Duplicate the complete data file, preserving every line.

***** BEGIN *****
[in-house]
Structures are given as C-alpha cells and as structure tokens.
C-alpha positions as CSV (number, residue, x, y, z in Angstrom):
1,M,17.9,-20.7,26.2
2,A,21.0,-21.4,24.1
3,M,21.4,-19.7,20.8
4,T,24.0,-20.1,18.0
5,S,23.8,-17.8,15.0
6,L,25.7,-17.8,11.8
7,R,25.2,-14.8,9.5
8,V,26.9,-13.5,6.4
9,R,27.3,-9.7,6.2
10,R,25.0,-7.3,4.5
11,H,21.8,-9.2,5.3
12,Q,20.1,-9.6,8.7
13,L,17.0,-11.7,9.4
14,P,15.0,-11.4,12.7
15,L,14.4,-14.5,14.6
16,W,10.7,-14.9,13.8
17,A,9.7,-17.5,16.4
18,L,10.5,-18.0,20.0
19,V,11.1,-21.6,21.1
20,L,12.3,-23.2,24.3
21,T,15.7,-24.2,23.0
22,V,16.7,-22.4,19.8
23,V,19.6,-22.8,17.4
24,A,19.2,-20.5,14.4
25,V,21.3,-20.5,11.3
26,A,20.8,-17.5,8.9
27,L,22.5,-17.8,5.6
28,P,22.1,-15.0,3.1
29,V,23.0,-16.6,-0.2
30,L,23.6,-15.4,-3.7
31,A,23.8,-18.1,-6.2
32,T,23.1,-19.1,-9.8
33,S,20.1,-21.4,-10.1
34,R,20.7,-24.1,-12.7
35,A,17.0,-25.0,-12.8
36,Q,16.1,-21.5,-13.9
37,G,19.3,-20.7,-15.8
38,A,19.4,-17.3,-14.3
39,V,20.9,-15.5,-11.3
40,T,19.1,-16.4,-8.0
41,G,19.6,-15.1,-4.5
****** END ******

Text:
[in-house]
Structures are given as C-alpha cells and as structure tokens.
C-alpha positions as CSV (number, residue, x, y, z in Angstrom):
1,M,17.9,-20.7,26.2
2,A,21.0,-21.4,24.1
3,M,21.4,-19.7,20.8
4,T,24.0,-20.1,18.0
5,S,23.8,-17.8,15.0
6,L,25.7,-17.8,11.8
7,R,25.2,-14.8,9.5
8,V,26.9,-13.5,6.4
9,R,27.3,-9.7,6.2
10,R,25.0,-7.3,4.5
11,H,21.8,-9.2,5.3
12,Q,20.1,-9.6,8.7
13,L,17.0,-11.7,9.4
14,P,15.0,-11.4,12.7
15,L,14.4,-14.5,14.6
16,W,10.7,-14.9,13.8
17,A,9.7,-17.5,16.4
18,L,10.5,-18.0,20.0
19,V,11.1,-21.6,21.1
20,L,12.3,-23.2,24.3
21,T,15.7,-24.2,23.0
22,V,16.7,-22.4,19.8
23,V,19.6,-22.8,17.4
24,A,19.2,-20.5,14.4
25,V,21.3,-20.5,11.3
26,A,20.8,-17.5,8.9
27,L,22.5,-17.8,5.6
28,P,22.1,-15.0,3.1
29,V,23.0,-16.6,-0.2
30,L,23.6,-15.4,-3.7
31,A,23.8,-18.1,-6.2
32,T,23.1,-19.1,-9.8
33,S,20.1,-21.4,-10.1
34,R,20.7,-24.1,-12.7
35,A,17.0,-25.0,-12.8
36,Q,16.1,-21.5,-13.9
37,G,19.3,-20.7,-15.8
38,A,19.4,-17.3,-14.3
39,V,20.9,-15.5,-11.3
40,T,19.1,-16.4,-8.0
41,G,19.6,-15.1,-4.5